Everything there that isn’t the “spaghetti against the wall” argument (and “total removal” for the pedants, although it occurs) is true of male circumcision. WHO recognizes FGM as “a violation of the human rights of girls and women”. It is a violation of human rights, not female rights. Injury to the genitals without need or consent is the problem, not the form of the body part.

¹ Even though, yes, what is done to females is usually more harmful than what is done to males.

² This applies to intersex children, too. Obviously.


“Being Targeted”, Predictably

Posted: December 14th, 2016 | Author: | Filed under: "Voluntary", Ethics, Public Health | No Comments »

The latest strategy to circumcise children is underway:

Over 900 boys and men in Mombasa County are being targeted for circumcision in a new drive by the government to reduce new HIV infections caused through the exercise.

The National Aids and STI Control Programme (NASCOP) said on Friday that it is targeting men aged between 10 and 50 years to undergo the cut under Voluntary Medical Male Circumcision (VMMC).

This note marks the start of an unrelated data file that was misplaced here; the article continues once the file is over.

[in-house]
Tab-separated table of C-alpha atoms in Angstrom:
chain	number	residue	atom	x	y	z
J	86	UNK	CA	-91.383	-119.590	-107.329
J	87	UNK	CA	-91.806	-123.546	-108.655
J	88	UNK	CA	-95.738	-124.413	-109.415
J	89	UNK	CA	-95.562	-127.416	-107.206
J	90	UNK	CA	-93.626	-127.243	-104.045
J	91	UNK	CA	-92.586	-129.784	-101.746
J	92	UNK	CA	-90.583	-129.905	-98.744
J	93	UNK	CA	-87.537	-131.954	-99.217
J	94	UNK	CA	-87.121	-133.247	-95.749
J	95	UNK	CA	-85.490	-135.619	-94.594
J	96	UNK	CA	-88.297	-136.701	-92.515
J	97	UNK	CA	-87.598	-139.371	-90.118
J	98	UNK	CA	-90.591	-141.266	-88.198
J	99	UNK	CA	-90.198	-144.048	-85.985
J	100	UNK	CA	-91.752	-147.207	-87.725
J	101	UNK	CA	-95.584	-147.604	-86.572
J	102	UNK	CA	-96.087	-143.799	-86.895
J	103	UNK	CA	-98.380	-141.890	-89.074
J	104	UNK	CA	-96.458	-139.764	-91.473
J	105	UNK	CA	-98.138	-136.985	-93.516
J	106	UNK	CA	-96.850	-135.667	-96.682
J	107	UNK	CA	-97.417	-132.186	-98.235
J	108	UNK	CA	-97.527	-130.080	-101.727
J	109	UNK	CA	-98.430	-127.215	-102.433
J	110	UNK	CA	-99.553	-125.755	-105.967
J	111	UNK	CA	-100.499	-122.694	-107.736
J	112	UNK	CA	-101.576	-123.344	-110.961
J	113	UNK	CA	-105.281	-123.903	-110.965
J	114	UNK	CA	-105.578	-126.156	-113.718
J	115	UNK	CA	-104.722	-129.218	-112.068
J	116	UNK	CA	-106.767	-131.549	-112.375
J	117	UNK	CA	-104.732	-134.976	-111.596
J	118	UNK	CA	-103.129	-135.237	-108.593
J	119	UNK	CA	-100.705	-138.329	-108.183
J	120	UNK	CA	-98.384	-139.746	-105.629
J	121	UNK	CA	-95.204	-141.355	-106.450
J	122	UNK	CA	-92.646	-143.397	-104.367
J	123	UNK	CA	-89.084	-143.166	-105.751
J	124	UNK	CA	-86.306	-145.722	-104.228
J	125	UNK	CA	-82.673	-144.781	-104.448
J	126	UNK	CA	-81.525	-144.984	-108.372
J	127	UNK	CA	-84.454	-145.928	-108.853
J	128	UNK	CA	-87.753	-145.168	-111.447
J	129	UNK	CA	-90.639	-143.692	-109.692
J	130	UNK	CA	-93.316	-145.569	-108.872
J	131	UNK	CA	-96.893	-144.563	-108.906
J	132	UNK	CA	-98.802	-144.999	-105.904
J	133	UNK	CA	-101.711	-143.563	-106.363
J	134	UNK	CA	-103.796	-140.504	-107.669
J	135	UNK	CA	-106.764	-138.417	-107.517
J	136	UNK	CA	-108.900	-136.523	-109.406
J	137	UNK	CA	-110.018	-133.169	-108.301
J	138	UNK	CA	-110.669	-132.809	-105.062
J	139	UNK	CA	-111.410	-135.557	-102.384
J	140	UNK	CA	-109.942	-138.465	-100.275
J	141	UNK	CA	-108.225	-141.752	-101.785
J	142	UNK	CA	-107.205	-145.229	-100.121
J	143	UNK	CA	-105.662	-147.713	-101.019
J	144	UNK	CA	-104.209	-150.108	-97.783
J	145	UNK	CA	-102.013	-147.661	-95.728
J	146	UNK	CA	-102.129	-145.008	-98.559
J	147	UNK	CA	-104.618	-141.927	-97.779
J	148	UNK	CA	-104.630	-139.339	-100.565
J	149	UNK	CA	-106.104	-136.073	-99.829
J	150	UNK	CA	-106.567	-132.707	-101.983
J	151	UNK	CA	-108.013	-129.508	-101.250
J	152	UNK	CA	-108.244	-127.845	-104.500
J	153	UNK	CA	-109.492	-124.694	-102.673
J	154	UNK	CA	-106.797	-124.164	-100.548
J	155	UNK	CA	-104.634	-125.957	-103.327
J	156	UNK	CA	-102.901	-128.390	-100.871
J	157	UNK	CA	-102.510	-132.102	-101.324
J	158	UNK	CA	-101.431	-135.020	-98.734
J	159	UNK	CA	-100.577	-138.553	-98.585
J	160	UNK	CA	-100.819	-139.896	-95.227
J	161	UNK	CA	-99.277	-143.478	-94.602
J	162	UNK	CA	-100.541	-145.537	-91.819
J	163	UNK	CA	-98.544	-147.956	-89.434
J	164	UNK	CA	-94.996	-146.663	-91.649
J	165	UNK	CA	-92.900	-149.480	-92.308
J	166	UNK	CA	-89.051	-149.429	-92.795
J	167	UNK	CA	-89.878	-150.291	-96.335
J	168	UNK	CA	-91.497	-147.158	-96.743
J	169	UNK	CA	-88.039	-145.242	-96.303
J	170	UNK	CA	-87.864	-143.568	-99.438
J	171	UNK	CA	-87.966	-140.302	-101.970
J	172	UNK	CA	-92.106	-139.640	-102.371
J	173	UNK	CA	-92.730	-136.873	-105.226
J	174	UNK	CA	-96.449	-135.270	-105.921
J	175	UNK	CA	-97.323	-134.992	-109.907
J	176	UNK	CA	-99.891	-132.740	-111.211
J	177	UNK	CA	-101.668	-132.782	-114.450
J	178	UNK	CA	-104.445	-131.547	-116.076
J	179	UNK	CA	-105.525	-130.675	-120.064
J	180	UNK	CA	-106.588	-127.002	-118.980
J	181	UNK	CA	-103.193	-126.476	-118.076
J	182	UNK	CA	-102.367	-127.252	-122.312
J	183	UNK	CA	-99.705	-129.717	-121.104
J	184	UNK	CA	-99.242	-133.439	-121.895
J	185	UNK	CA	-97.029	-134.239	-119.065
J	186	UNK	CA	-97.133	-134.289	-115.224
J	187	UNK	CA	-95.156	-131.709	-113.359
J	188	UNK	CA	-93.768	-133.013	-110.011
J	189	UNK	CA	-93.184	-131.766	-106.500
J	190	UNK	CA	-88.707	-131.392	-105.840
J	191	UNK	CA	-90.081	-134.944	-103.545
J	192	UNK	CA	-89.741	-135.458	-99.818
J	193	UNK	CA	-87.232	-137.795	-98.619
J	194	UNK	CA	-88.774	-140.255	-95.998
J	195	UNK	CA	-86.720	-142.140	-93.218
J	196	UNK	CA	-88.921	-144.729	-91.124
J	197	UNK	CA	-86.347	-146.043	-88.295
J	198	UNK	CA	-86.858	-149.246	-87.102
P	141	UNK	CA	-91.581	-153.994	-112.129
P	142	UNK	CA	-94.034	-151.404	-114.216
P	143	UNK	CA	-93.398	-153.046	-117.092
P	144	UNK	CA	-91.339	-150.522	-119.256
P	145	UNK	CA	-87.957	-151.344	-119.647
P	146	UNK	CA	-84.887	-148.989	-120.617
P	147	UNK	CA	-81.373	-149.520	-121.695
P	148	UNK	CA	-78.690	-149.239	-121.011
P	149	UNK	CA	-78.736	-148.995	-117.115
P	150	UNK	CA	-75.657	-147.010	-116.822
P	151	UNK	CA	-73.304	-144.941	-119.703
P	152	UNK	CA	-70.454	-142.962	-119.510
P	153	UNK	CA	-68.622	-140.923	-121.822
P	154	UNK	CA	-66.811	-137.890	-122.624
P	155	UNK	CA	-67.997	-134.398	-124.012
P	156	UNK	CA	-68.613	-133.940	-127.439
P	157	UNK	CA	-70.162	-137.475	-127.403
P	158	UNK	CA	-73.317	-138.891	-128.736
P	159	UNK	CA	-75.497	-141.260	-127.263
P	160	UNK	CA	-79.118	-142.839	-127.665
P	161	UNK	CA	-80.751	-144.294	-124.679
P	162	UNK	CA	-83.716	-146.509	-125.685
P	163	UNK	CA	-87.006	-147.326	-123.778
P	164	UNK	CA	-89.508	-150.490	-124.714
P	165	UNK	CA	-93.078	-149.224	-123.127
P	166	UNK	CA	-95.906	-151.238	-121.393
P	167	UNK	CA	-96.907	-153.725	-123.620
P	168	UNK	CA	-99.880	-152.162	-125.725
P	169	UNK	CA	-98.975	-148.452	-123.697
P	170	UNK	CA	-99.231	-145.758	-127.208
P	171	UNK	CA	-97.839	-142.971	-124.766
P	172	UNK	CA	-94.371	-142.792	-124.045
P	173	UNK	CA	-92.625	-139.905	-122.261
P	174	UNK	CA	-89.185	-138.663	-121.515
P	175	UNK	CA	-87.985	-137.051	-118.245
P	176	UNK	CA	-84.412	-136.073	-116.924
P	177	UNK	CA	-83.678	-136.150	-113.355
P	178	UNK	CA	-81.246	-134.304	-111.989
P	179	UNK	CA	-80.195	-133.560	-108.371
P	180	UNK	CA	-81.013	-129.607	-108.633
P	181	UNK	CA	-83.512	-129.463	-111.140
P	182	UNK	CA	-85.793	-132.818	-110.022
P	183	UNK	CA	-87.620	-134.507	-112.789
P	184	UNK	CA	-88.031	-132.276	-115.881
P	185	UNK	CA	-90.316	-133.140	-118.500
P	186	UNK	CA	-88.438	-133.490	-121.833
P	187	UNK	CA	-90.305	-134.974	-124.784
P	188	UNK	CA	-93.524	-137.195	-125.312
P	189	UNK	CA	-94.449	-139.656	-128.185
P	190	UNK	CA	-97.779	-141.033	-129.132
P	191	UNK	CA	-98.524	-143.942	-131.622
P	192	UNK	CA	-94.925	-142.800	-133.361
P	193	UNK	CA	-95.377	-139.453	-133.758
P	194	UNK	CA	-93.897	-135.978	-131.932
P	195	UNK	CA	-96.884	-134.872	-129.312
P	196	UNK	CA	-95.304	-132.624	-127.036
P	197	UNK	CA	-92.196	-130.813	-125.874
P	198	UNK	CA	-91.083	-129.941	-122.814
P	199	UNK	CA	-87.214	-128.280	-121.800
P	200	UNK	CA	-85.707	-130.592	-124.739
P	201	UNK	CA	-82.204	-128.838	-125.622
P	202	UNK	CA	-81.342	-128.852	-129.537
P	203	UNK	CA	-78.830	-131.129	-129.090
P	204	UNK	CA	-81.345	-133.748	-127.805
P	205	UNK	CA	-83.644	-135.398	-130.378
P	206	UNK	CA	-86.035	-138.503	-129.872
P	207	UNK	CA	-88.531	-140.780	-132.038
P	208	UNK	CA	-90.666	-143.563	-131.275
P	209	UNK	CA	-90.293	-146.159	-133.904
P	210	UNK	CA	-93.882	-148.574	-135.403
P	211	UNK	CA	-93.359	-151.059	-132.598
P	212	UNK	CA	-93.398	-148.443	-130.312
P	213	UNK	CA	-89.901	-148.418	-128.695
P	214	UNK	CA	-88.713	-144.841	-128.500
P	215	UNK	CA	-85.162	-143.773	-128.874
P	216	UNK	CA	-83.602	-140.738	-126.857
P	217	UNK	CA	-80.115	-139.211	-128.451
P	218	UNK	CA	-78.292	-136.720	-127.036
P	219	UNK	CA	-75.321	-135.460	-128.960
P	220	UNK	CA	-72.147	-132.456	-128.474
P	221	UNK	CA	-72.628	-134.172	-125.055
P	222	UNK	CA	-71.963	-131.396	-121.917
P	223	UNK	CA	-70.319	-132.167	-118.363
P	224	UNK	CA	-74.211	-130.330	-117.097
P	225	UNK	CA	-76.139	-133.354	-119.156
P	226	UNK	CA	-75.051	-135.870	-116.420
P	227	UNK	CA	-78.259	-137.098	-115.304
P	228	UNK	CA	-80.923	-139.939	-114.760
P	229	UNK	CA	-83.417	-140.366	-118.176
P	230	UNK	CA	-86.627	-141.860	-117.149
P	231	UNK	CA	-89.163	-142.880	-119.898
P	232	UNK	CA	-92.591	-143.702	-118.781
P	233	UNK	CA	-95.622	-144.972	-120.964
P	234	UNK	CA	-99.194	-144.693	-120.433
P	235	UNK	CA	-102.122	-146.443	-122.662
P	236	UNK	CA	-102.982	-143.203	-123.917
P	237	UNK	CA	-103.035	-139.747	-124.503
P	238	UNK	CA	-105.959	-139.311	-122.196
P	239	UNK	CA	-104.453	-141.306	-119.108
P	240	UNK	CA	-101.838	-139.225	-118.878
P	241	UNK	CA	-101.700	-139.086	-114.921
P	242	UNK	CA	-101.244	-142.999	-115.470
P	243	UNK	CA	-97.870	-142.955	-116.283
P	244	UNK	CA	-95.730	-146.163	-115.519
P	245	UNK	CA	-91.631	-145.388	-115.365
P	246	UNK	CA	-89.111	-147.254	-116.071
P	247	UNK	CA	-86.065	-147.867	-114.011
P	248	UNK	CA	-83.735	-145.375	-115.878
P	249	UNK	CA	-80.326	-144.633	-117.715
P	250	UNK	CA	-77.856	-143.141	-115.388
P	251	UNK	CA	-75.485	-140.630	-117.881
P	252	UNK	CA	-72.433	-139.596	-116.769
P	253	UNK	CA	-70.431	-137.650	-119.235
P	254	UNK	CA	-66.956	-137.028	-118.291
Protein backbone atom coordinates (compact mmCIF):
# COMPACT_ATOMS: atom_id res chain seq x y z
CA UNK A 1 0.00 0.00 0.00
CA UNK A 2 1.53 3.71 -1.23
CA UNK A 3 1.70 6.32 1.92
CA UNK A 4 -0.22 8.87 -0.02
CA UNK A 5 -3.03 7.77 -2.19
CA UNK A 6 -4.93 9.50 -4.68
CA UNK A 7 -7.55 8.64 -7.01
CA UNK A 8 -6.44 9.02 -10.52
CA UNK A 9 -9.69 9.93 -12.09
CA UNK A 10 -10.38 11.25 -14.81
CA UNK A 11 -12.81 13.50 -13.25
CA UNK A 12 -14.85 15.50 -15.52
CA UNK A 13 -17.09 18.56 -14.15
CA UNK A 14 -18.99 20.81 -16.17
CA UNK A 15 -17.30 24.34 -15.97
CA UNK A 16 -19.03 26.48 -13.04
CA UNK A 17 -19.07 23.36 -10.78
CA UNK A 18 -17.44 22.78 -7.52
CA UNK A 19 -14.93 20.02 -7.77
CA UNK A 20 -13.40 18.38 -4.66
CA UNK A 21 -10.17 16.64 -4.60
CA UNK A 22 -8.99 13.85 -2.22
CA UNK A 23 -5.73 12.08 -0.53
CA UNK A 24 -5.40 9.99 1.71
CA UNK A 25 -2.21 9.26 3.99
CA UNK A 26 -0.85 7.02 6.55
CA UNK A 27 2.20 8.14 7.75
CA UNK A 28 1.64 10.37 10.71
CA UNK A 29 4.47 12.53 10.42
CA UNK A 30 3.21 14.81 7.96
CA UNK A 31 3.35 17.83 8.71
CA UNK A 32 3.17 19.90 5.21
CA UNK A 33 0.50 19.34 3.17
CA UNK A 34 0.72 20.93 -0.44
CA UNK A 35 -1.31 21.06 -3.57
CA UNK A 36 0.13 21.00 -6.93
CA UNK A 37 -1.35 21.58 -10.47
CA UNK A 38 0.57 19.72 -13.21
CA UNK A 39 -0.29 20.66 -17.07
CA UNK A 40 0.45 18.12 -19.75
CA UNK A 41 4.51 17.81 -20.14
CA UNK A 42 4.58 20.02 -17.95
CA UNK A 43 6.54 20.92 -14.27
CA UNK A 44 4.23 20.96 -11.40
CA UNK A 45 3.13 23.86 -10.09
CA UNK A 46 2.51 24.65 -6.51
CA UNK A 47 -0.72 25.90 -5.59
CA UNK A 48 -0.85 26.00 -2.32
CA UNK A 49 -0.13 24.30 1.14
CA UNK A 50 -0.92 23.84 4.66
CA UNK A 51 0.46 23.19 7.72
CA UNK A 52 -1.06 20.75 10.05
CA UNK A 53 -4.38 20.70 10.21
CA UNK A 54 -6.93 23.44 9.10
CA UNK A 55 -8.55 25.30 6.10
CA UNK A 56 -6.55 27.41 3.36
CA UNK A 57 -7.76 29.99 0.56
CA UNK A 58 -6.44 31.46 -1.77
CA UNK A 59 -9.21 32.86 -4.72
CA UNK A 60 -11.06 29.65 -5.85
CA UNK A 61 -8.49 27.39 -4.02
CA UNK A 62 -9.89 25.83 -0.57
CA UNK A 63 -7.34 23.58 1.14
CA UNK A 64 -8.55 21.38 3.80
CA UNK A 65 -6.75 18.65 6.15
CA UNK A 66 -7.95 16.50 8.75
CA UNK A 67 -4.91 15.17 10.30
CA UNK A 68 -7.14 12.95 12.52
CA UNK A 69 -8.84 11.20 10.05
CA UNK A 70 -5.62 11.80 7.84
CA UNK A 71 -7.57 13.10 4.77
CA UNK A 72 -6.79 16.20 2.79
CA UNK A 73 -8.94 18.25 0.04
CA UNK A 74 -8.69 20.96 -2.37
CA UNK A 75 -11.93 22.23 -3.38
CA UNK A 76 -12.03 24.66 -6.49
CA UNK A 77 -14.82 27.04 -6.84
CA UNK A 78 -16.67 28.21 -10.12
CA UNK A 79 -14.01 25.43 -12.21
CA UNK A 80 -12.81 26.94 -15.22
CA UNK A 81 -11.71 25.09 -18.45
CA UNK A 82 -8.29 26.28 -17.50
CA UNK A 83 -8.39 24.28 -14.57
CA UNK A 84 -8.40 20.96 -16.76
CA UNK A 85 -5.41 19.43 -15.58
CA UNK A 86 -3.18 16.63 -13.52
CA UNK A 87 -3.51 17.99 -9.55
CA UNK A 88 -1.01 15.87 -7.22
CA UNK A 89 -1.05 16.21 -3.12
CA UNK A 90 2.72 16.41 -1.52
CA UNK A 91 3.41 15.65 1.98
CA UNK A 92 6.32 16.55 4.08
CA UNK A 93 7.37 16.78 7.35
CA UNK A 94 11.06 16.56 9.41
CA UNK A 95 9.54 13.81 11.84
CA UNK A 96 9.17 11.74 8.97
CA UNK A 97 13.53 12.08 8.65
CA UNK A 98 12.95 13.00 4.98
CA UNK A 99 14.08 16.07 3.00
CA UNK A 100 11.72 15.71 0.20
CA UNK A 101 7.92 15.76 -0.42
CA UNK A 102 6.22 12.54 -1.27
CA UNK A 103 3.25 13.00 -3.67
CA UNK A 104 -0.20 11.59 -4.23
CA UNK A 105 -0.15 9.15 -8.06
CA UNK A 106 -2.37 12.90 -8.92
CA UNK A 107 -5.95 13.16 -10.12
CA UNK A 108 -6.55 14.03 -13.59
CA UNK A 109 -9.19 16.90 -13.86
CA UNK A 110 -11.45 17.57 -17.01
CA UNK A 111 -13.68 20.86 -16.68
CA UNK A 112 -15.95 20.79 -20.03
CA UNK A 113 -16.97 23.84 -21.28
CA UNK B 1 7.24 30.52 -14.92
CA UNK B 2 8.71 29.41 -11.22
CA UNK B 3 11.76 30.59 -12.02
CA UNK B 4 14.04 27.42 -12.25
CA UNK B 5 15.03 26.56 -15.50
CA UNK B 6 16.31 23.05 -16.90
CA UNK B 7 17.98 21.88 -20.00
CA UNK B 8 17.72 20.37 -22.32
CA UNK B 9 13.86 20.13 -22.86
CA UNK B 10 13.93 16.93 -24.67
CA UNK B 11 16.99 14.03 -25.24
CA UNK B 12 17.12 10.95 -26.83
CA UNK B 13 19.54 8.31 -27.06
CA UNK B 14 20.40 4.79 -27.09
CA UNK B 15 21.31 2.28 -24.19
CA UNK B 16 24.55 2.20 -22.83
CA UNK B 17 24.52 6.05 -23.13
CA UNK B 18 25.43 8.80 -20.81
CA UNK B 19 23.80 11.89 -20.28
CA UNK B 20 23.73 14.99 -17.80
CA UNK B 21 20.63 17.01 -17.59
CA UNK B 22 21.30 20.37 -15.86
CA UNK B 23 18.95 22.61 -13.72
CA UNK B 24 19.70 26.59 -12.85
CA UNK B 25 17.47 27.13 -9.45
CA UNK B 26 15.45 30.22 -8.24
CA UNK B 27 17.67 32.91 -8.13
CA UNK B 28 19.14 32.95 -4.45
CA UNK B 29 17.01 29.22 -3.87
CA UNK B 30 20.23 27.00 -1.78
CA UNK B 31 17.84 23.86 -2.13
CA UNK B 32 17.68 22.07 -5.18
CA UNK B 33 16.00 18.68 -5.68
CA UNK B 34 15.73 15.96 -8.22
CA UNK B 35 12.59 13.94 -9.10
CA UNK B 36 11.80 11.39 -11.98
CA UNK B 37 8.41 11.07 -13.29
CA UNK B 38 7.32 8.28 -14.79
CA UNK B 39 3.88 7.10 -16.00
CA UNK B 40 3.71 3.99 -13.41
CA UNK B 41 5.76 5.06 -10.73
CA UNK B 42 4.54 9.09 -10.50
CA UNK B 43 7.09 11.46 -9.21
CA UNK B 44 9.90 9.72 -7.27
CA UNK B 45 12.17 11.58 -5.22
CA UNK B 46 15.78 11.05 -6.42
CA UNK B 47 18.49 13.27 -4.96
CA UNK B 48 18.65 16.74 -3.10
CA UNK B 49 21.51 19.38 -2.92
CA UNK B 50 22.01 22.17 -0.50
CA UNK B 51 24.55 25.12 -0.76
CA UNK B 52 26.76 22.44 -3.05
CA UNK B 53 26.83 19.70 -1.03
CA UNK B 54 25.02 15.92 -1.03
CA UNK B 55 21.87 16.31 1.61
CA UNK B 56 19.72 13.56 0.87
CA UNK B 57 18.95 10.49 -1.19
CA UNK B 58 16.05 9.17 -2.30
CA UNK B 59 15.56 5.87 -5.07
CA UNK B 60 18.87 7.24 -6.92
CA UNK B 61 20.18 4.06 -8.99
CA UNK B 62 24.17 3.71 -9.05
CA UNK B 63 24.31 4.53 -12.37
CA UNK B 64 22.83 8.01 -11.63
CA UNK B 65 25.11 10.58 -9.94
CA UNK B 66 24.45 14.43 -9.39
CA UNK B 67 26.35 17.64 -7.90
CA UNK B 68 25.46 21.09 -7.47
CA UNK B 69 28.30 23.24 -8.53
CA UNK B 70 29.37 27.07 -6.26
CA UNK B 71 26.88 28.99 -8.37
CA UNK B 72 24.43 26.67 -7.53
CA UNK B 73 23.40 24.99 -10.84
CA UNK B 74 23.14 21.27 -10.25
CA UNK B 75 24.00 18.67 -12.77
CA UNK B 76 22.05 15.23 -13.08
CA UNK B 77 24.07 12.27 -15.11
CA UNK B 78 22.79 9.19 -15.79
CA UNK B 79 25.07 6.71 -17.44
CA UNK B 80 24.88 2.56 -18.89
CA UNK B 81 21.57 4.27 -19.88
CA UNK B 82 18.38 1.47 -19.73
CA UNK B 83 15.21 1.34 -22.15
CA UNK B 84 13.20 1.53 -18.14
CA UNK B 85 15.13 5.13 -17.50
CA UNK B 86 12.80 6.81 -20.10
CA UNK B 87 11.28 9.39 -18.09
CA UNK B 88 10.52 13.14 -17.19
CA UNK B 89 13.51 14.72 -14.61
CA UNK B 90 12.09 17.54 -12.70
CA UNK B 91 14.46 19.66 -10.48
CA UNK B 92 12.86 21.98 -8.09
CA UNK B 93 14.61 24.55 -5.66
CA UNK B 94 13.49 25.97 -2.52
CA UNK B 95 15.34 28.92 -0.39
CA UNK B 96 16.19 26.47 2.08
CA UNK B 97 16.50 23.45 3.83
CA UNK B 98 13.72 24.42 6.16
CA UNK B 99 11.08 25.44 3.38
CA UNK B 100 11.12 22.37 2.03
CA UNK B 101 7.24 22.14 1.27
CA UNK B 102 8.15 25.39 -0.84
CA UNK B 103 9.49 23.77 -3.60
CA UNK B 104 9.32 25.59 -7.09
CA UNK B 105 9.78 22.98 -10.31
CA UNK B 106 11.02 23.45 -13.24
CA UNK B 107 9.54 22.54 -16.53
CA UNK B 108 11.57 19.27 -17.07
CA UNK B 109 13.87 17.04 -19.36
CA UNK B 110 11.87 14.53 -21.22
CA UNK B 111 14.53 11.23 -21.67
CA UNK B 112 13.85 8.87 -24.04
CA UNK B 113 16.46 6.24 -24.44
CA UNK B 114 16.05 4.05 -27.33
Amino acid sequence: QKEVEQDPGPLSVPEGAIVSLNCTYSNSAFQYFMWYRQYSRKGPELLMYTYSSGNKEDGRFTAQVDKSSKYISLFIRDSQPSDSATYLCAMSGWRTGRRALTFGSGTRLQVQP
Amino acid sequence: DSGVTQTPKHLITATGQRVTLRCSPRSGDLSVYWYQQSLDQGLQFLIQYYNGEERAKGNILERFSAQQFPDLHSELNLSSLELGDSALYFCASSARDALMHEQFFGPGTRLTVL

The first paragraph mentions boys. The second paragraph discusses 10-year-old men, because fewer would participate in the lie of “voluntary”. It’s always this way in advocating for circumcision, with the meaning of words being malleable to the goal. (e.g. “Medical” rather than “medicalized”) When public health officials advocate for voluntary, adult male circumcision, they never mean “voluntary” or “adult”.


The Lie Feeds Itself – PrePex Is Predictably More Unethical on Circumcision

Posted: December 1st, 2016 | Author: | Filed under: "Voluntary", Ethics, Public Health | No Comments »

Over the course of five years, it’s been clear where PrePex would go. Circ MedTech made it clear earlier this year that it would not be satisfied with a device aimed at voluntary, adult male circumcision. It only cares about two of those four words. Its adherence to the use of PrePex in voluntary, adult circumcision was always a delay in technology, not a wall of ethics. Now, it shares predictable evidence of its lack of ethics in developing and promoting PrePex. From its FAQ, Is PrePex available for adolescent boys?